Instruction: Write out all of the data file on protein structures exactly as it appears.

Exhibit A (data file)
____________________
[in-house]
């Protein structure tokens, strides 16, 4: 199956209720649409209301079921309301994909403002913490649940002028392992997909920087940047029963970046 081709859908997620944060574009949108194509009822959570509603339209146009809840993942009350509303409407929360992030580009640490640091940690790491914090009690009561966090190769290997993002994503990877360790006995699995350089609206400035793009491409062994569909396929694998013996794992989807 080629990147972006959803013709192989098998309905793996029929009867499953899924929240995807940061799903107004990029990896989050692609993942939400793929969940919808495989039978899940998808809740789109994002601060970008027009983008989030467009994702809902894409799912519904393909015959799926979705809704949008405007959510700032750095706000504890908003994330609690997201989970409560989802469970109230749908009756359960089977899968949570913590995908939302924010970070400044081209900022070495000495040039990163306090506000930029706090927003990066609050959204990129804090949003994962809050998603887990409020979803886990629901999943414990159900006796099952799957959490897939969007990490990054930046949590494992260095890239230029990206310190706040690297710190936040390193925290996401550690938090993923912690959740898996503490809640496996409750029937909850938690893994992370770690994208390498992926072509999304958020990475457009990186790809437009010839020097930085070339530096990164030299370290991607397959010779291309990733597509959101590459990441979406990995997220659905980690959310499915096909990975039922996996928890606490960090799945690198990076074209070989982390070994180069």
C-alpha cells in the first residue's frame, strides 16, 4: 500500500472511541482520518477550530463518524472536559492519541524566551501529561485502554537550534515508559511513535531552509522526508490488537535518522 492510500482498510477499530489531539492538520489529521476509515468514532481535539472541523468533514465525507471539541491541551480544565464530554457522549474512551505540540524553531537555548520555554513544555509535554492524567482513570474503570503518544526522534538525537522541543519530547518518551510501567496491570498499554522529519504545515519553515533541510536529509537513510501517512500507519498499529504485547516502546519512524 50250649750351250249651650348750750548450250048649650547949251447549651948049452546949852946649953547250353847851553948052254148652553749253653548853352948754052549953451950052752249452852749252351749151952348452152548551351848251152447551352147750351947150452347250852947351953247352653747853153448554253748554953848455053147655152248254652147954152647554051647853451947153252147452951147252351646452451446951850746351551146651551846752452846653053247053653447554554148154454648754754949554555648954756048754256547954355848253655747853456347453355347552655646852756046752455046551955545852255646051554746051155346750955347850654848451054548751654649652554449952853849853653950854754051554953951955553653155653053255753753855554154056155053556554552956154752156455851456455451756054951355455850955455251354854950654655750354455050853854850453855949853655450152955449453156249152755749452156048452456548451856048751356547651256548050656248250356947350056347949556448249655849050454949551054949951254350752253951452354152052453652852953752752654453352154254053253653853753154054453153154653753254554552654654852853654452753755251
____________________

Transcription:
[in-house]
């Protein structure tokens, strides 16, 4: 199956209720649409209301079921309301994909403002913490649940002028392992997909920087940047029963970046 081709859908997620944060574009949108194509009822959570509603339209146009809840993942009350509303409407929360992030580009640490640091940690790491914090009690009561966090190769290997993002994503990877360790006995699995350089609206400035793009491409062994569909396929694998013996794992989807 080629990147972006959803013709192989098998309905793996029929009867499953899924929240995807940061799903107004990029990896989050692609993942939400793929969940919808495989039978899940998808809740789109994002601060970008027009983008989030467009994702809902894409799912519904393909015959799926979705809704949008405007959510700032750095706000504890908003994330609690997201989970409560989802469970109230749908009756359960089977899968949570913590995908939302924010970070400044081209900022070495000495040039990163306090506000930029706090927003990066609050959204990129804090949003994962809050998603887990409020979803886990629901999943414990159900006796099952799957959490897939969007990490990054930046949590494992260095890239230029990206310190706040690297710190936040390193925290996401550690938090993923912690959740898996503490809640496996409750029937909850938690893994992370770690994208390498992926072509999304958020990475457009990186790809437009010839020097930085070339530096990164030299370290991607397959010779291309990733597509959101590459990441979406990995997220659905980690959310499915096909990975039922996996928890606490960090799945690198990076074209070989982390070994180069």
C-alpha cells in the first residue's frame, strides 16, 4: 500500500472511541482520518477550530463518524472536559492519541524566551501529561485502554537550534515508559511513535531552509522526508490488537535518522 492510500482498510477499530489531539492538520489529521476509515468514532481535539472541523468533514465525507471539541491541551480544565464530554457522549474512551505540540524553531537555548520555554513544555509535554492524567482513570474503570503518544526522534538525537522541543519530547518518551510501567496491570498499554522529519504545515519553515533541510536529509537513510501517512500507519498499529504485547516502546519512524 50250649750351250249651650348750750548450250048649650547949251447549651948049452546949852946649953547250353847851553948052254148652553749253653548853352948754052549953451950052752249452852749252351749151952348452152548551351848251152447551352147750351947150452347250852947351953247352653747853153448554253748554953848455053147655152248254652147954152647554051647853451947153252147452951147252351646452451446951850746351551146651551846752452846653053247053653447554554148154454648754754949554555648954756048754256547954355848253655747853456347453355347552655646852756046752455046551955545852255646051554746051155346750955347850654848451054548751654649652554449952853849853653950854754051554953951955553653155653053255753753855554154056155053556554552956154752156455851456455451756054951355455850955455251354854950654655750354455050853854850453855949853655450152955449453156249152755749452156048452456548451856048751356547651256548050656248250356947350056347949556448249655849050454949551054949951254350752253951452354152052453652852953752752654453352154254053253653853753154054453153154653753254554552654654852853654452753755251